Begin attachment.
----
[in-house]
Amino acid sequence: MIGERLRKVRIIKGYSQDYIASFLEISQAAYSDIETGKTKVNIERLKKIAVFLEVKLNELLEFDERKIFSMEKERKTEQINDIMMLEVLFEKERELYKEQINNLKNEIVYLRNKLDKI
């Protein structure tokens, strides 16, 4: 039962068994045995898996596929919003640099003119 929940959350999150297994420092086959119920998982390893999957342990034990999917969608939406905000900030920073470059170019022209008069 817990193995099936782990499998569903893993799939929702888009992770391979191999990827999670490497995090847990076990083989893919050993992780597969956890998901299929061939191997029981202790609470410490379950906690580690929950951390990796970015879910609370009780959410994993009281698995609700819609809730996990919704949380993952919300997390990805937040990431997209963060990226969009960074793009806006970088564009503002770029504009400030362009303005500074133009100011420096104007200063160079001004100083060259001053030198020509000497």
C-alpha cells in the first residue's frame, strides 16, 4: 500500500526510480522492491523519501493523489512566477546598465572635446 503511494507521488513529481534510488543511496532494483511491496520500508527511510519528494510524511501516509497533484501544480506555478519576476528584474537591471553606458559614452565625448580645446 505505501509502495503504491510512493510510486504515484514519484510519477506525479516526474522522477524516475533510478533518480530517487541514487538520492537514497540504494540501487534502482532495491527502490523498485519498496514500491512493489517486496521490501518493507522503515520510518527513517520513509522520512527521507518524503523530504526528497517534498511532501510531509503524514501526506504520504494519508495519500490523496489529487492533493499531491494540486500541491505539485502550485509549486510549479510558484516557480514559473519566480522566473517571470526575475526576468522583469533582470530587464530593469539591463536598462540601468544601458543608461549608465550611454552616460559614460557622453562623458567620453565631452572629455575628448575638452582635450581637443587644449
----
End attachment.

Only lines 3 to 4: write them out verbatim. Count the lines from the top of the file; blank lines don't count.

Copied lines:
């Protein structure tokens, strides 16, 4: 039962068994045995898996596929919003640099003119 929940959350999150297994420092086959119920998982390893999957342990034990999917969608939406905000900030920073470059170019022209008069 817990193995099936782990499998569903893993799939929702888009992770391979191999990827999670490497995090847990076990083989893919050993992780597969956890998901299929061939191997029981202790609470410490379950906690580690929950951390990796970015879910609370009780959410994993009281698995609700819609809730996990919704949380993952919300997390990805937040990431997209963060990226969009960074793009806006970088564009503002770029504009400030362009303005500074133009100011420096104007200063160079001004100083060259001053030198020509000497």
C-alpha cells in the first residue's frame, strides 16, 4: 500500500526510480522492491523519501493523489512566477546598465572635446 503511494507521488513529481534510488543511496532494483511491496520500508527511510519528494510524511501516509497533484501544480506555478519576476528584474537591471553606458559614452565625448580645446 505505501509502495503504491510512493510510486504515484514519484510519477506525479516526474522522477524516475533510478533518480530517487541514487538520492537514497540504494540501487534502482532495491527502490523498485519498496514500491512493489517486496521490501518493507522503515520510518527513517520513509522520512527521507518524503523530504526528497517534498511532501510531509503524514501526506504520504494519508495519500490523496489529487492533493499531491494540486500541491505539485502550485509549486510549479510558484516557480514559473519566480522566473517571470526575475526576468522583469533582470530587464530593469539591463536598462540601468544601458543608461549608465550611454552616460559614460557622453562623458567620453565631452572629455575628448575638452582635450581637443587644449